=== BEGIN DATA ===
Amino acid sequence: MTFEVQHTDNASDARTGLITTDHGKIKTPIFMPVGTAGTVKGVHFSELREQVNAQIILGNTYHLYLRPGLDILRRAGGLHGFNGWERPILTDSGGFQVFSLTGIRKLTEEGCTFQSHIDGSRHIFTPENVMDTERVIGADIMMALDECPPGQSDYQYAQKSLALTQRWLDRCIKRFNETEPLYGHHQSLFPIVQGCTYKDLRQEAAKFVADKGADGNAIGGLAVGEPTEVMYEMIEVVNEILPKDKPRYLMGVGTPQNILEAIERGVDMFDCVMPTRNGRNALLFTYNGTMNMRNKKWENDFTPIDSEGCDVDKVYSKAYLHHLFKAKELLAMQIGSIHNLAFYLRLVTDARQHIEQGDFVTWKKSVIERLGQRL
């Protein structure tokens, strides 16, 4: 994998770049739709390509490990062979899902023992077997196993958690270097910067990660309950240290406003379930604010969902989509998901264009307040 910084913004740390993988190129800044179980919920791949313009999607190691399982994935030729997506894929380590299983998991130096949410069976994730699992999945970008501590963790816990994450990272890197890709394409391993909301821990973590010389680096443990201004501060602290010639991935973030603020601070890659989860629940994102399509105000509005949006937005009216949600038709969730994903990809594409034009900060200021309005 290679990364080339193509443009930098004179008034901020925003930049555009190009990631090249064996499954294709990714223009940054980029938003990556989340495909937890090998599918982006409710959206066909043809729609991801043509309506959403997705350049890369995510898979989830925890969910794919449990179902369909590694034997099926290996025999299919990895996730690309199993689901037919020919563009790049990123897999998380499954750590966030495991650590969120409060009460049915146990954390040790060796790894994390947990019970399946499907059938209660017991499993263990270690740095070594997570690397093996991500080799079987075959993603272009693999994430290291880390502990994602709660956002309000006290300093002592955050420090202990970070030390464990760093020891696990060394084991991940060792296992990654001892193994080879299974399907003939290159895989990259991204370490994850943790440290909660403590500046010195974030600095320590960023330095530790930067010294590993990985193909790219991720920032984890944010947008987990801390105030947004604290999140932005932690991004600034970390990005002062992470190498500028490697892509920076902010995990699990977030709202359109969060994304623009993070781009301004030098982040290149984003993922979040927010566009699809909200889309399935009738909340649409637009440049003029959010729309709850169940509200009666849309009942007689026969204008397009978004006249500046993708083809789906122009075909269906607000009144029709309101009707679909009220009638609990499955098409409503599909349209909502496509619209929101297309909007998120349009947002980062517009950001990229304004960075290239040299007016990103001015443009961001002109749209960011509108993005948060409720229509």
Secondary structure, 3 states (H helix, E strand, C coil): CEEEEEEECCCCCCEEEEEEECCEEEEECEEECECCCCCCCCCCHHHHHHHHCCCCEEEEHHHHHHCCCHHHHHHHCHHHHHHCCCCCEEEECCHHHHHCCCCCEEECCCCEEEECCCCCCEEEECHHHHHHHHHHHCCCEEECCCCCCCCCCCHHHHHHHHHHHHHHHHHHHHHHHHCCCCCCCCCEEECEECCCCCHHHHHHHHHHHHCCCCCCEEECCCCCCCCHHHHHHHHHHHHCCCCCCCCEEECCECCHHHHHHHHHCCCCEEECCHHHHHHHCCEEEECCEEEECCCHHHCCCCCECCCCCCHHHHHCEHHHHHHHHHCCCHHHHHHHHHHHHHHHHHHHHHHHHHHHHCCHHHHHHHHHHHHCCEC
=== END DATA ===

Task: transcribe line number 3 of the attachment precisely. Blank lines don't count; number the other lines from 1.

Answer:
Secondary structure, 3 states (H helix, E strand, C coil): CEEEEEEECCCCCCEEEEEEECCEEEEECEEECECCCCCCCCCCHHHHHHHHCCCCEEEEHHHHHHCCCHHHHHHHCHHHHHHCCCCCEEEECCHHHHHCCCCCEEECCCCEEEECCCCCCEEEECHHHHHHHHHHHCCCEEECCCCCCCCCCCHHHHHHHHHHHHHHHHHHHHHHHHCCCCCCCCCEEECEECCCCCHHHHHHHHHHHHCCCCCCEEECCCCCCCCHHHHHHHHHHHHCCCCCCCCEEECCECCHHHHHHHHHCCCCEEECCHHHHHHHCCEEEECCEEEECCCHHHCCCCCECCCCCCHHHHHCEHHHHHHHHHCCCHHHHHHHHHHHHHHHHHHHHHHHHHHHHCCHHHHHHHHHHHHCCEC